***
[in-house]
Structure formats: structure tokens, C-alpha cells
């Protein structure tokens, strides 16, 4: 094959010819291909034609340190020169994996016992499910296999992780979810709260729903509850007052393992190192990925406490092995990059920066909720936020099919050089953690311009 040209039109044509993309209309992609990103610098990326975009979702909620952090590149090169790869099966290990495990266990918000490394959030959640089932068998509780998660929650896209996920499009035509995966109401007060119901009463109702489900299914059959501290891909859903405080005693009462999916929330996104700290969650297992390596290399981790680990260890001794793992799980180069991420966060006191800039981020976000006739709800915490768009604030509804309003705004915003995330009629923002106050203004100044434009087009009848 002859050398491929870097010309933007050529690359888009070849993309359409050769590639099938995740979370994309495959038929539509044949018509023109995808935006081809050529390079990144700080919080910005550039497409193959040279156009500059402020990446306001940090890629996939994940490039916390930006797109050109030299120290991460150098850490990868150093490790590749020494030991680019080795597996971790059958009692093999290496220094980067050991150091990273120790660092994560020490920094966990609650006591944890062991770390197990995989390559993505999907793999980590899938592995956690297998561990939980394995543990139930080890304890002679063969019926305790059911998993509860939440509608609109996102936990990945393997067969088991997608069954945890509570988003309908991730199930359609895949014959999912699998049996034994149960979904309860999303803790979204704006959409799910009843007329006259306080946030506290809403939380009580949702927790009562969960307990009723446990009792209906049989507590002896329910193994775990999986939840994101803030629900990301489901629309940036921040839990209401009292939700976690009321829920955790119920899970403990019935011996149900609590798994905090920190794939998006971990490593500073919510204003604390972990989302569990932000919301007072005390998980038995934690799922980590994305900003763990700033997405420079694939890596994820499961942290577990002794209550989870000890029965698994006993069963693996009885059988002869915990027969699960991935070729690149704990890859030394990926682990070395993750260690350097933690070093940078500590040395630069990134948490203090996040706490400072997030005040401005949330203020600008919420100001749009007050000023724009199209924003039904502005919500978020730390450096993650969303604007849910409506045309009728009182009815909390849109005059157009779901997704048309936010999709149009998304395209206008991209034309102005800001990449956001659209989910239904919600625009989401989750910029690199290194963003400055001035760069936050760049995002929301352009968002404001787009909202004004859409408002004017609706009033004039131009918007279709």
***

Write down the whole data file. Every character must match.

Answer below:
[in-house]
Structure formats: structure tokens, C-alpha cells
């Protein structure tokens, strides 16, 4: 094959010819291909034609340190020169994996016992499910296999992780979810709260729903509850007052393992190192990925406490092995990059920066909720936020099919050089953690311009 040209039109044509993309209309992609990103610098990326975009979702909620952090590149090169790869099966290990495990266990918000490394959030959640089932068998509780998660929650896209996920499009035509995966109401007060119901009463109702489900299914059959501290891909859903405080005693009462999916929330996104700290969650297992390596290399981790680990260890001794793992799980180069991420966060006191800039981020976000006739709800915490768009604030509804309003705004915003995330009629923002106050203004100044434009087009009848 002859050398491929870097010309933007050529690359888009070849993309359409050769590639099938995740979370994309495959038929539509044949018509023109995808935006081809050529390079990144700080919080910005550039497409193959040279156009500059402020990446306001940090890629996939994940490039916390930006797109050109030299120290991460150098850490990868150093490790590749020494030991680019080795597996971790059958009692093999290496220094980067050991150091990273120790660092994560020490920094966990609650006591944890062991770390197990995989390559993505999907793999980590899938592995956690297998561990939980394995543990139930080890304890002679063969019926305790059911998993509860939440509608609109996102936990990945393997067969088991997608069954945890509570988003309908991730199930359609895949014959999912699998049996034994149960979904309860999303803790979204704006959409799910009843007329006259306080946030506290809403939380009580949702927790009562969960307990009723446990009792209906049989507590002896329910193994775990999986939840994101803030629900990301489901629309940036921040839990209401009292939700976690009321829920955790119920899970403990019935011996149900609590798994905090920190794939998006971990490593500073919510204003604390972990989302569990932000919301007072005390998980038995934690799922980590994305900003763990700033997405420079694939890596994820499961942290577990002794209550989870000890029965698994006993069963693996009885059988002869915990027969699960991935070729690149704990890859030394990926682990070395993750260690350097933690070093940078500590040395630069990134948490203090996040706490400072997030005040401005949330203020600008919420100001749009007050000023724009199209924003039904502005919500978020730390450096993650969303604007849910409506045309009728009182009815909390849109005059157009779901997704048309936010999709149009998304395209206008991209034309102005800001990449956001659209989910239904919600625009989401989750910029690199290194963003400055001035760069936050760049995002929301352009968002404001787009909202004004859409408002004017609706009033004039131009918007279709």